Is the First Amendment a universal right, something claimed by all people in the world? WikiLeaks answered this question through their actions. The global stateless dimension of the Internet created loopholes in existing national laws and power structures. On the platform of this borderless Inter-network, a transnational domain has been created where the First Amendment can be applied anywhere. Vital information that had been concealed and controlled within nation-state and corporate boundaries could now be set free.
WikiLeaks burst a strait jacket of sorts, freeing information from the control of the nation-state paradigm. It affected countries where there is little free speech. For instance, leaked US diplomatic cables put legitimacy of governments under broad scrutiny in places like Tunisia. Materials evidencing corruption and lies of officials everywhere shook up the official cover provided by corporate media that is embedded with state power. It helped make what Tunisians already knew undeniable and added fuel to the rage that later became the Tunisian uprising. Such courageous actions created a ripple effect in the world. When the Tunisian government blocked leaked State Department cables, pro-WikiLeaks computer hackers went into Tunisian government websites and redirected the material through another route for the public to access. In 2011, Egypt dictator Mubarak shut down all but one of his country’s Internet service providers in the face of the uprising, Telecomix, a decentralized cluster of Internet activists kept communication lines open for people.
Months after the Arab Spring, WikiLeaks cables had fueled the fire in another part of the world; this time in Mexico, bolstering a peaceful youth movement against the political corruption of the media. “The TV is yours,” read one banner, “but Mexico is ours”. In June 10, more than 90,000 protesters took part in a mass demonstration. The students continue to protest, calling for democratization of the media while many challenged the validity of the recent election.
Revelations of Cablegate burst into Latin America, having a fresh impact on corrupt politics, changing media and public perspectives on major issues. It affected the course of a presidential election in Peru, transformed the media in Brazil and in two countries led to the departure of the US ambassadors.
Defending free speech and free association means to uphold the supreme right and power of the common man. With this realization, ordinary people are now beginning to engage in critically examining their own governments worldwide. What we see is a wave of uprisings. People have begun to connect with their neighbors, organizing and addressing grievances and have begun tearing down despotic governments. The impact of freeing information and acting on it is reverberating all over the world.
WikiLeaks brought the First Amendment to regions where communication is limited and historically suppressed. This act of liberation was met with vicious attacks by the White House. At a Pentagon briefing in August 2010, White House Spokesman Geoff Morrell condemned WikiLeaks public disclosure of classified documents. In early 2011, the DOJ subpoenaed Twitter accounts of several WikiLeaks volunteers and other individuals who were associated with the organization. It demanded a large scope of user information including their mailing addresses and billing information etc. Recently, a federal judge ruled that the documents subpoenaed from the WikiLeaks Twitter account will remain under seal to preserve an ongoing criminal investigation.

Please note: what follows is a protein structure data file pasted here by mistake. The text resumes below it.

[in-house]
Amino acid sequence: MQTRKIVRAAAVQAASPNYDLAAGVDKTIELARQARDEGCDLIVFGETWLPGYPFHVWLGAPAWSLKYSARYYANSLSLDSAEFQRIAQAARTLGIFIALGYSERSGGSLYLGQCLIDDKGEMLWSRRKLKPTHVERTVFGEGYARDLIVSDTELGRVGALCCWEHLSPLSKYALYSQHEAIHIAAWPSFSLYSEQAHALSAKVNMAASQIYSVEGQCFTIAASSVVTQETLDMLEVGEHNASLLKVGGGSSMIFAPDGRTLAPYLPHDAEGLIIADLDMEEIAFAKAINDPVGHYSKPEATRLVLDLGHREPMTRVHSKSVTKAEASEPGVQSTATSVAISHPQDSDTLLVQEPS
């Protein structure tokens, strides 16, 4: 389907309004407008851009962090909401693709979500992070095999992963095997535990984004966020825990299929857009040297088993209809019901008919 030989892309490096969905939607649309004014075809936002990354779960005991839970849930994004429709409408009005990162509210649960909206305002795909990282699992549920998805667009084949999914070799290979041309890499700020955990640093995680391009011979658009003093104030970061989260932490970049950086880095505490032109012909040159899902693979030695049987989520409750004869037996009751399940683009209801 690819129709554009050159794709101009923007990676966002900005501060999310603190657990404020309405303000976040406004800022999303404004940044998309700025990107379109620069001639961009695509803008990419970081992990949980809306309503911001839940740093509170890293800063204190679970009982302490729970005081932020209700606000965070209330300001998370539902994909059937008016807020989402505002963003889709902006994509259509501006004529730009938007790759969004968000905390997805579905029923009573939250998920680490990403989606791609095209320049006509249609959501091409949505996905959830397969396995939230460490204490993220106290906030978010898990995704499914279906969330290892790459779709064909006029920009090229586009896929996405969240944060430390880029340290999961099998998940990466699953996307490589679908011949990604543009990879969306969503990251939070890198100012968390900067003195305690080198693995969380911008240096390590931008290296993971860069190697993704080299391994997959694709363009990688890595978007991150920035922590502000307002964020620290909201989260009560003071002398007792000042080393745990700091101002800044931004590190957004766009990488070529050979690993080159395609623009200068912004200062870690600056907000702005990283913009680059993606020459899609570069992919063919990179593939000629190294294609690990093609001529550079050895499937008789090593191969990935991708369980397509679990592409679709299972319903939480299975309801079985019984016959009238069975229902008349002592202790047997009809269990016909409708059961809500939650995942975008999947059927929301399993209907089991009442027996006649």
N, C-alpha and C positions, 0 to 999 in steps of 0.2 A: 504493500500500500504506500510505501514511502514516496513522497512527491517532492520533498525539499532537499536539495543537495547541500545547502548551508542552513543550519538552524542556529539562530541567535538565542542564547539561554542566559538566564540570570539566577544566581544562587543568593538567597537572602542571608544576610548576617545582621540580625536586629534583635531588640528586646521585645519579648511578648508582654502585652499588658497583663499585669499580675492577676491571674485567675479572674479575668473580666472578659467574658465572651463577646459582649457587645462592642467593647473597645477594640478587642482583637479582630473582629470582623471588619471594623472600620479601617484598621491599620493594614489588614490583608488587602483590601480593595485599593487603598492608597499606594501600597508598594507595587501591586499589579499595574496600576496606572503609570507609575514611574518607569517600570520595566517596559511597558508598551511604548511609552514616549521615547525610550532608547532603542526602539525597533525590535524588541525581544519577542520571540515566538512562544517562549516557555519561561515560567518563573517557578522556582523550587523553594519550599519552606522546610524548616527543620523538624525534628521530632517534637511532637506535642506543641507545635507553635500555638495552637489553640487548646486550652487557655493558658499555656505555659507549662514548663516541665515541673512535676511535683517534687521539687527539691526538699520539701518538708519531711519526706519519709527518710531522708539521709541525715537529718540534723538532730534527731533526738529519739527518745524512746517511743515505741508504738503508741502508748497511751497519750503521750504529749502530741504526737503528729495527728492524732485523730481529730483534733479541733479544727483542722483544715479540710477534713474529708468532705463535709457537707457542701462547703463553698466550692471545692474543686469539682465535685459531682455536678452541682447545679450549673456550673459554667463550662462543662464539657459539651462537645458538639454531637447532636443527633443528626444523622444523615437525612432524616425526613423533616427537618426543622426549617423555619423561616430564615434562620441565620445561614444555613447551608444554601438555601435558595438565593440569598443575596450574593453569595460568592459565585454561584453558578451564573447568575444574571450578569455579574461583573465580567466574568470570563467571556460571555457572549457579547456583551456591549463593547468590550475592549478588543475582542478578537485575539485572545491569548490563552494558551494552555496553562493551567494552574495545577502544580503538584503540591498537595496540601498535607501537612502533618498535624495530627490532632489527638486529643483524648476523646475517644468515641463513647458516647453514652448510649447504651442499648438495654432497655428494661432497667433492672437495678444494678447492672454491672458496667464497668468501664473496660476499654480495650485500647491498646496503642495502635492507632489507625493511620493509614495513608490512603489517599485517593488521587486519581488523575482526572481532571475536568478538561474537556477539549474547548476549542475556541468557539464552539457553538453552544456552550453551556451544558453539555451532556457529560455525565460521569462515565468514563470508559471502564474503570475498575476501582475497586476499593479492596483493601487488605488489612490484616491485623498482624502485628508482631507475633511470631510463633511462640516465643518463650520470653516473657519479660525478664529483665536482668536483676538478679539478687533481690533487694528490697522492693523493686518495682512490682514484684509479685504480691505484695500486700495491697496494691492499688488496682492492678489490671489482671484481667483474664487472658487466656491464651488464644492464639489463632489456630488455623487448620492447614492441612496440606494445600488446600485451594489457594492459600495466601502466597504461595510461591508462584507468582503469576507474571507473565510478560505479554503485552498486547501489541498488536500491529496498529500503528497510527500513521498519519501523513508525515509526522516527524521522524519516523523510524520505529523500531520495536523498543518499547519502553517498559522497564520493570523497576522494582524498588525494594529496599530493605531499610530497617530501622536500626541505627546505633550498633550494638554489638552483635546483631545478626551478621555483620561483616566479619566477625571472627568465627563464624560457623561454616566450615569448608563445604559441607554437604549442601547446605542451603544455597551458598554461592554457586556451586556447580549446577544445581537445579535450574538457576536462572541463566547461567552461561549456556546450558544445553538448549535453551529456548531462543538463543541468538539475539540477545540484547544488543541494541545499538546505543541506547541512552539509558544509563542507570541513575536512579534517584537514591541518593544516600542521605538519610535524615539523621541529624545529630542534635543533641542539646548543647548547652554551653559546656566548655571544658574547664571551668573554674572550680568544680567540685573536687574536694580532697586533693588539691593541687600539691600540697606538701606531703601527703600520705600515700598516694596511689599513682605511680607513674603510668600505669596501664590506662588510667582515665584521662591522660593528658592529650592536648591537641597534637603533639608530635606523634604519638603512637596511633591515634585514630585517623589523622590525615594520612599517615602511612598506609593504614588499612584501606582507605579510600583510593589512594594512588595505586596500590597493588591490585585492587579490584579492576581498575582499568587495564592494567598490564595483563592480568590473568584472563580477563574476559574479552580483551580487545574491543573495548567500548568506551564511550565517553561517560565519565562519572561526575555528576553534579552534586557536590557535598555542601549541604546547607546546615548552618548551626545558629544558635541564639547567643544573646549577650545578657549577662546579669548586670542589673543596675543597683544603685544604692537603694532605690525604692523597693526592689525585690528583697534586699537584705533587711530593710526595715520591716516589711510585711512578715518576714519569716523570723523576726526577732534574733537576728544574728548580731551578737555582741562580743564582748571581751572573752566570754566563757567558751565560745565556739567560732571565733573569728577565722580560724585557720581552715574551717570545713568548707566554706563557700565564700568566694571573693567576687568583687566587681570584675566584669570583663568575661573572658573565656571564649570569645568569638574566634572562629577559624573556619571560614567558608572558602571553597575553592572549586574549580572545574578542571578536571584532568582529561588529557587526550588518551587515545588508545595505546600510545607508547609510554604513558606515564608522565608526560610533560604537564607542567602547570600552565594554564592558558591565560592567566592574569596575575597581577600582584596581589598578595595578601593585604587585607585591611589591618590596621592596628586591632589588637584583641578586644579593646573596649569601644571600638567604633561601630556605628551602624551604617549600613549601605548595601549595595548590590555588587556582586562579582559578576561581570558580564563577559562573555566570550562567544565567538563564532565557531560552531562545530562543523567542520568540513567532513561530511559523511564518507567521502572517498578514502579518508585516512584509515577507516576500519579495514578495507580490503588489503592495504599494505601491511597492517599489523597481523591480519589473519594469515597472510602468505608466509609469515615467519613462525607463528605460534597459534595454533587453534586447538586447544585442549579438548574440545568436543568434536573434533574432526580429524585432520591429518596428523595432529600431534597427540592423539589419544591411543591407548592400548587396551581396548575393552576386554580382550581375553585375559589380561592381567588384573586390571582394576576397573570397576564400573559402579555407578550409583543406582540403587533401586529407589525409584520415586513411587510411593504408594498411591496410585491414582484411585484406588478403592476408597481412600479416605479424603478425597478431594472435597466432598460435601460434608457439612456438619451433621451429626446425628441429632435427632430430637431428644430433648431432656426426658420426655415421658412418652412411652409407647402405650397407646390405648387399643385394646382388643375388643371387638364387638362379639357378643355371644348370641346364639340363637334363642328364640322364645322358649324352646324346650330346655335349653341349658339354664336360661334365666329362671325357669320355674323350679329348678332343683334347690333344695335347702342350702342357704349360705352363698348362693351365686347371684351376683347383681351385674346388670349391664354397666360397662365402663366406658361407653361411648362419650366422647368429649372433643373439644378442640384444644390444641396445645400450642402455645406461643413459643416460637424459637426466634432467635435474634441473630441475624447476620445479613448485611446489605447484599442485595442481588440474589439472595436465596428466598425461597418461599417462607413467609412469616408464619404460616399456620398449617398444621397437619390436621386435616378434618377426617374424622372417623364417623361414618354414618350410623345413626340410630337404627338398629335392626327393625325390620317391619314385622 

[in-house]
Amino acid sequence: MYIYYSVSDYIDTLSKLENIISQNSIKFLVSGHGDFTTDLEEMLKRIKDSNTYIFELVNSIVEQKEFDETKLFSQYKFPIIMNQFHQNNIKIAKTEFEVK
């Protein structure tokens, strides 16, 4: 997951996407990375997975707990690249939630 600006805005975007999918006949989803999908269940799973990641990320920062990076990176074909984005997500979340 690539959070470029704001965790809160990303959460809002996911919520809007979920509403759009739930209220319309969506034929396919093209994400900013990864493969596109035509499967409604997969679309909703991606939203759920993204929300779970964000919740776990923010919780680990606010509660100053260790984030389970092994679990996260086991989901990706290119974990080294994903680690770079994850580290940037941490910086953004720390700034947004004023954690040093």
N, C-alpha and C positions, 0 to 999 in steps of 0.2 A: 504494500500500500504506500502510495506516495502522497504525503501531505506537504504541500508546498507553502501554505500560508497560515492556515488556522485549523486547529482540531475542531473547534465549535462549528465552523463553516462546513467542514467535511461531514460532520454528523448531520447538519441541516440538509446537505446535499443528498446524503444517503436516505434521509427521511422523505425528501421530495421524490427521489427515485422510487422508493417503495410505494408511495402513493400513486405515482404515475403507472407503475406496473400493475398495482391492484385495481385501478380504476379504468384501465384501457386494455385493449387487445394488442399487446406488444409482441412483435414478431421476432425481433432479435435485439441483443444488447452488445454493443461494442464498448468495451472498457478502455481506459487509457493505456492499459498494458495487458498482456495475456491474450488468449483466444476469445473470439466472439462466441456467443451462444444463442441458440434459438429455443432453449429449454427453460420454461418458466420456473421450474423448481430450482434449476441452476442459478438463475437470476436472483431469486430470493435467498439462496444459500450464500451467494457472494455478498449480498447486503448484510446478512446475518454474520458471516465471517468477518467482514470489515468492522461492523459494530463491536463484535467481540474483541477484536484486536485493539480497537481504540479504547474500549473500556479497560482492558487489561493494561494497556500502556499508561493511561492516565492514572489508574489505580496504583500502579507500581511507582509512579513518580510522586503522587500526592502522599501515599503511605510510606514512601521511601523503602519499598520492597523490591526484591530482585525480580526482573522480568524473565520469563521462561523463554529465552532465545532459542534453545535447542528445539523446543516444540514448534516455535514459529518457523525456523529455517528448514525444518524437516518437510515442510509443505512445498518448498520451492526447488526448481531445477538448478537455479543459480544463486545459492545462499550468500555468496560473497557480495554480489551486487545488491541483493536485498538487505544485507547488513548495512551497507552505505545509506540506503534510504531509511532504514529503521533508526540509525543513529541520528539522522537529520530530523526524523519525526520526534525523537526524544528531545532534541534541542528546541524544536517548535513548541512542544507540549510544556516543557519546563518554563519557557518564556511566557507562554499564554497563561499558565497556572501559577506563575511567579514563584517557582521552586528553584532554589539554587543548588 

In December 2010, private companies such as PayPal, Visa and MasterCard froze the organization’s account through extrajudicial financial blockade. Recently revealed Australian diplomatic cables showed the US government investigation targeting WikiLeaks goes back as early as July 2010. The unprecedented scale of investigation of WikiLeaks and their supporters continues to this day.
Then came the final straw. In late September, the Sydney Morning Herald reported the US military had designated Julian Assange and WikiLeaks as enemies of the State. The article noted how “Declassified US Air Force counter-intelligence documents, released under US freedom-of-information laws reveal that military personnel who contact WikiLeaks or WikiLeaks supporters may be at risk of being charged with “communicating with the enemy”, a military crime that carries a maximum sentence of death.
Harassment and threats began against anyone associated with Assange and WikiLeaks. Jacob Applebaum, computer security researcher and a core member of the TOR project experienced several accounts of interrogations and surveillance since he volunteered for the site. Assange’s lawyer Jennifer Robinson was held up on a flight from London to Sydney for ‘security reasons’. Robinson was told that she is on an “inhibited” list of mysterious origin and that the Australian High Commission in London needed to be contacted before her departure. Guests of Assange show The World Tomorrow were questioned seemingly for their association with Assange. Jérémie Zimmermann, a co-founder of cyber freedoms group La Quadrature du Net was detained on his way from the US to France after filming the episode of Assange’s show. Bahrain rights activist, Nabeel Rajab was arrested at Bahrain’s international airport upon his return from Lebanon in April. Although the Bahrani authorities didn’t give reasons for their action, it took place directly after his episode on Assange’s show.
These acts of intimidation have been carried out mostly under the radar. Then the NDAA was signed by Obama, a law which totally abrogates the fundamental tenants of the Constitution and gives to the president the power to detain anyone without charge indefinitely, including US citizens simply for association with anyone defined as ‘terrorists’. Obama’s kill list, along with his unprecedented prosecution of whistleblowers and endless attacks on WikiLeaks have revealed the previously hidden motives of this empirical mindset. For those who have been following the steps of US government, this all-out attack on Assange and WikiLeaks may not come as a surprise. The designation ‘enemy of the state’ now can mean anyone who challenges imperial power according to the NDAA.